It’s been said that those who do not study history are doomed to repeat it. The unspoken lesson is you can’t just study all the winners, you have to study the losers, too. Knowing why Ronald Reagan won his election is good, but it’s also good to know why Jimmy Carter lost–and no, they are not the same reasons.
The same goes for writing. You can take dozens of classes that will teach you (and tens of thousands of other people) all the same things about all the same good authors and novels. Then all of you can turn out the same good stories of your own that imitate those same authors and novels.
The problem here is that you’re not learning how to avoid the problems and pitfalls of writing– you’re being taught they don’t exist. It’s the literary equivalent of the spoiled rich kid whose never had to do anything for him or herself. Paris Hilton never learned how to change a flat tire because in her world there’s always a repairman and a back-up limo one phone call away. Does that make her an expert at car repair or just someone who never has to deal with it?
Of course, just reading the bad stuff and rolling your eyes doesn’t help. Anyone can say “that sucks.” Anyone. It doesn’t take any special skills or education. Heck, you can train a parrot to say it. Keep that in mind. When someone points at a piece of writing and just mocks it for no reason, they’re operating on the same level as a bird (or celebutante daughter of a hotel magnate) with a brain the size of a walnut.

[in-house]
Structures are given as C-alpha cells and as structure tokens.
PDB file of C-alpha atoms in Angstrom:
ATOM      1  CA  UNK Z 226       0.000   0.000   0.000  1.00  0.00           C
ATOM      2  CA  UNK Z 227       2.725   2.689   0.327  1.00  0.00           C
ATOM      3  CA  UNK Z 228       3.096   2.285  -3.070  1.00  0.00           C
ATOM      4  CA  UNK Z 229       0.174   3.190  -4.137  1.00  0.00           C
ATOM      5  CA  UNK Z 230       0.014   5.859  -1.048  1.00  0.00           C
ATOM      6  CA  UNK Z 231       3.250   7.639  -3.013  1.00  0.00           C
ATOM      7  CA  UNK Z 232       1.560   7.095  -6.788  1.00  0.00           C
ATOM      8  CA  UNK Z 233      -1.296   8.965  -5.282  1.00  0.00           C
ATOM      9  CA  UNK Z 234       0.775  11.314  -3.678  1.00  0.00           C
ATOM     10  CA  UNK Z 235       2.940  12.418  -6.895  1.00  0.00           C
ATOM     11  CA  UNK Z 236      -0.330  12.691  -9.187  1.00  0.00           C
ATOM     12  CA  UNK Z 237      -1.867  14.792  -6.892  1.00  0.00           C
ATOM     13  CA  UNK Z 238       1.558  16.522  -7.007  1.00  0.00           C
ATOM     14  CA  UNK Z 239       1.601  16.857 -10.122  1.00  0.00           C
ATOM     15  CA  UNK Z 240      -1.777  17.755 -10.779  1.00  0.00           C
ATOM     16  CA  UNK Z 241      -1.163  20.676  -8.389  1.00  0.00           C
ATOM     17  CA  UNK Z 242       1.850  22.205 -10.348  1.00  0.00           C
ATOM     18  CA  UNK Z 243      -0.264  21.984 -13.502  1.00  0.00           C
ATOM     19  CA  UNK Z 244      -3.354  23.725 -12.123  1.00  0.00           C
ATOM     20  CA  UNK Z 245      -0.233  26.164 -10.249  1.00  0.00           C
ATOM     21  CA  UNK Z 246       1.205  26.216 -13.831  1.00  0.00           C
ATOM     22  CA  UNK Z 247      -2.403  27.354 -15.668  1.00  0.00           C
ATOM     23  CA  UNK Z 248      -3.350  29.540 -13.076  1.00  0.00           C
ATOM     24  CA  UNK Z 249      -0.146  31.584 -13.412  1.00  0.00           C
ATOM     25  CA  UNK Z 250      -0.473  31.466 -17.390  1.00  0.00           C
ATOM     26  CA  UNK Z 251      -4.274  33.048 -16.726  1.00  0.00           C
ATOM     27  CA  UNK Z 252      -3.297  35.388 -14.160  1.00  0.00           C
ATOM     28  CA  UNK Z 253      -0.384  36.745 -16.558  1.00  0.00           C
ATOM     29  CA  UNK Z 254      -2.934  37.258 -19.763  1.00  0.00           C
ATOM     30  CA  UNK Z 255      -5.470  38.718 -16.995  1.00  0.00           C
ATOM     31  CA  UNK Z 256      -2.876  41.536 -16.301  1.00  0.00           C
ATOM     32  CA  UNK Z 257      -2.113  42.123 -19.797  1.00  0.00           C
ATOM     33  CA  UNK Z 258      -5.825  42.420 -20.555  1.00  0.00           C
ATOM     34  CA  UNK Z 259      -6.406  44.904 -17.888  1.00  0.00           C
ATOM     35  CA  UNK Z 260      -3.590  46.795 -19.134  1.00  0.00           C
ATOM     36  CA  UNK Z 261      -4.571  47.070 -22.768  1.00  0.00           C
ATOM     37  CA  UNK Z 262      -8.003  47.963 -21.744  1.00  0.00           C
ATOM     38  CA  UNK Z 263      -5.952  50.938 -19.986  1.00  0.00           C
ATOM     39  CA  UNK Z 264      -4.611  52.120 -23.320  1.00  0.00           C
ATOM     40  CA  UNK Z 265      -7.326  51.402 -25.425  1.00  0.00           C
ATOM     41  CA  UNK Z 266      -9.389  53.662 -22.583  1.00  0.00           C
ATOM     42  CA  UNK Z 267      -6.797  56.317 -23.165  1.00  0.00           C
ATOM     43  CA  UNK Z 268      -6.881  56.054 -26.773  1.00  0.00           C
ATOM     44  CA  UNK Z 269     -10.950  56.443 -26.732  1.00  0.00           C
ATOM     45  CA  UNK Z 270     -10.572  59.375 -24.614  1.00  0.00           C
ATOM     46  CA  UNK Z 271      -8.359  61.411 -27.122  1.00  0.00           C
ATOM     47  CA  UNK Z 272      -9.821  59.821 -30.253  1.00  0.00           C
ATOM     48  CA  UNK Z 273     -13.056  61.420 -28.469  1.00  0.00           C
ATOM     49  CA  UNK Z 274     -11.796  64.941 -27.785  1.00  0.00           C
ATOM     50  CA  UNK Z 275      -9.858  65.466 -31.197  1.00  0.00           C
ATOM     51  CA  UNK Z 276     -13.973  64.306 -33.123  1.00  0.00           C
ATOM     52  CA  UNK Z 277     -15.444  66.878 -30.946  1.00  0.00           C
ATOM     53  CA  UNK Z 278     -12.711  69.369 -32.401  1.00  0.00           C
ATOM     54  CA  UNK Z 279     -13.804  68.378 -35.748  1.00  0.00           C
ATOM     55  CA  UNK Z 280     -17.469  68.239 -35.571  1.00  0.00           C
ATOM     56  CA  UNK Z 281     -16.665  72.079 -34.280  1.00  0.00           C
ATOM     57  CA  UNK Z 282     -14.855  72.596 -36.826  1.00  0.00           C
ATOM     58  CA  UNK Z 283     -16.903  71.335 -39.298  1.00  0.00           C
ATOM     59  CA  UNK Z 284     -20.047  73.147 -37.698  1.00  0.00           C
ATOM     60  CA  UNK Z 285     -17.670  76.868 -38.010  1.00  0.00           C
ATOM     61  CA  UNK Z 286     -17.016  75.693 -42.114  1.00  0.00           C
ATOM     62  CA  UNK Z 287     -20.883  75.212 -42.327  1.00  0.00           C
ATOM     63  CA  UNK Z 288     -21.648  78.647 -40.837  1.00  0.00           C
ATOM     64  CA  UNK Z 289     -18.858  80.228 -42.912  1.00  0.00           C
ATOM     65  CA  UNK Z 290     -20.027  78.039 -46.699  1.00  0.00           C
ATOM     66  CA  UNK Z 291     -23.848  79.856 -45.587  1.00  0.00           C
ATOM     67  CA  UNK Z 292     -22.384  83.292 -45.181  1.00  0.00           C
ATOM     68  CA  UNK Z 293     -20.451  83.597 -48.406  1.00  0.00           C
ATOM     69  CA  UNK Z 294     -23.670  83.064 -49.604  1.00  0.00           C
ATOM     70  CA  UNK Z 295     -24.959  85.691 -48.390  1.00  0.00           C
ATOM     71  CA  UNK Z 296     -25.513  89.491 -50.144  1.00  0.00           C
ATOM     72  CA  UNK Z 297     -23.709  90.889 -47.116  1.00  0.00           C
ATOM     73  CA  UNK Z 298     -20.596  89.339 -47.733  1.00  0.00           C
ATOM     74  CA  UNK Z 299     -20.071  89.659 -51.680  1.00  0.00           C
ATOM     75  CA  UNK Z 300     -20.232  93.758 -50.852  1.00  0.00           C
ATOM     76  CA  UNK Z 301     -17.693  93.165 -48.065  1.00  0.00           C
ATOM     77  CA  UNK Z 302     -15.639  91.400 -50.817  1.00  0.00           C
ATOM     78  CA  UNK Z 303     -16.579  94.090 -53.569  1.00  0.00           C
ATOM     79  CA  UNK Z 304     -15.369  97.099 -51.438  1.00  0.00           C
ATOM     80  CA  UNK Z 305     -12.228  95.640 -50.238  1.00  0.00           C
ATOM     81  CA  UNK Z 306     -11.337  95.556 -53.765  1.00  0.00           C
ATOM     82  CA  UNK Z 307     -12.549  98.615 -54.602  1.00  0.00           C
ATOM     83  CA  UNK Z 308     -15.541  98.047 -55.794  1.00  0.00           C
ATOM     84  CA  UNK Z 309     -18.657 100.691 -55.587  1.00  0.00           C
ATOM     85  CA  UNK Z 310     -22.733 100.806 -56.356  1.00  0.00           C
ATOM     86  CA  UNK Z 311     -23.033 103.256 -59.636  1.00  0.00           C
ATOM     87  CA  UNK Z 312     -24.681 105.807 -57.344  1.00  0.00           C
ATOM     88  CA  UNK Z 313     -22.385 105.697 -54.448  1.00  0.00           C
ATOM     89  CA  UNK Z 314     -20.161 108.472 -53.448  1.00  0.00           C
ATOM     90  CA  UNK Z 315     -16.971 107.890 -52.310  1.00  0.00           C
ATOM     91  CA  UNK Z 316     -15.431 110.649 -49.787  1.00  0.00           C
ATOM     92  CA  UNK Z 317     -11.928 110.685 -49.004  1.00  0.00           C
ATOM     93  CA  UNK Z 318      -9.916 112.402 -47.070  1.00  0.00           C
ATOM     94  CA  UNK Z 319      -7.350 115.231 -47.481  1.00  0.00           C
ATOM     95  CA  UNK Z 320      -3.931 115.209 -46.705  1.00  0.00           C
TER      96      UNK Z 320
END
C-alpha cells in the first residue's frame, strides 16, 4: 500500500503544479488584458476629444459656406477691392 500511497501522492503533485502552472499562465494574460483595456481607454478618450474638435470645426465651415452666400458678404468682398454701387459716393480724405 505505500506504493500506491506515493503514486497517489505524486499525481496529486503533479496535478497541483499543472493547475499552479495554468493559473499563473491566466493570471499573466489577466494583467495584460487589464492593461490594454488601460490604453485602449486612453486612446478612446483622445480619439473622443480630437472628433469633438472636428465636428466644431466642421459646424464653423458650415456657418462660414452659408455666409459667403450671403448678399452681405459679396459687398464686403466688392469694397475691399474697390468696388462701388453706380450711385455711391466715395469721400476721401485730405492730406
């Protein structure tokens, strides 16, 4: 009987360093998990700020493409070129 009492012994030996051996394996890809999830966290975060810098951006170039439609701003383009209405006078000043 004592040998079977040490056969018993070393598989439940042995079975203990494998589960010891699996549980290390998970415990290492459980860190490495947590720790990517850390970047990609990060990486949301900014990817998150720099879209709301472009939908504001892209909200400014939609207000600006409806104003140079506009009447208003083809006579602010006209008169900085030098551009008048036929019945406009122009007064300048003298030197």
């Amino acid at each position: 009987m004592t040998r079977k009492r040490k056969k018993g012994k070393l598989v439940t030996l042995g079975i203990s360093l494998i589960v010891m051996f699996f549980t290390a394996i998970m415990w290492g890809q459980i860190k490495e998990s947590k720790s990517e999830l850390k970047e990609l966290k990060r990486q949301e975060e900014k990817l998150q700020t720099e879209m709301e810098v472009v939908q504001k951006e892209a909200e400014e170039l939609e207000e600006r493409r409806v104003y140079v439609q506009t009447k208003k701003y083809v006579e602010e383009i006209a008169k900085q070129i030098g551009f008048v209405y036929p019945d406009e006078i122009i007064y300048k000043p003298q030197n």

No, you need to look at the bad stuff and be able to explain why it sucks. What mistakes did the storyteller make. What’s wrong with the dialogue? Why can’t you believe in the characters? Is it an actual problem or a matter of personal taste? Why was the resolution so unsatisfying? And the most important question to answer, of course, is how could you make it better? What would it take for this piece of crap to be something passably good, or even great? Again, you want to have a real answer, not a smart-aleck, off-the-cuff response. A real writer can discuss a crap book just as easily as a good one.
Which brings us back around to the why.
Y’see, Timmy, if you can honestly identify and critique another piece of work, it’s going to make it easier for you to judge your own work. Being able to honestly judge your own work is how you’re going to improve. There are a lot of ways to be a bad writer, and if you can’t recognize them for what they are–and figure out how to avoid them–then odds are that’s the path you’ll end up on and you won’t even know it.
So go forth and learn from the badness.
Next time, I’d like to talk about something completely different.
Until then, go write. And for God’s sake, write something that doesn’t suck.
It’s like a radio–a radio tuned to the frequency of evil!
If you get that reference… God, I pity you.
So, I’ve talked about different genre issues here a few times before. With the upcoming holiday, though, I thought it would be nice to pause and talk about one that’s near and dear to me.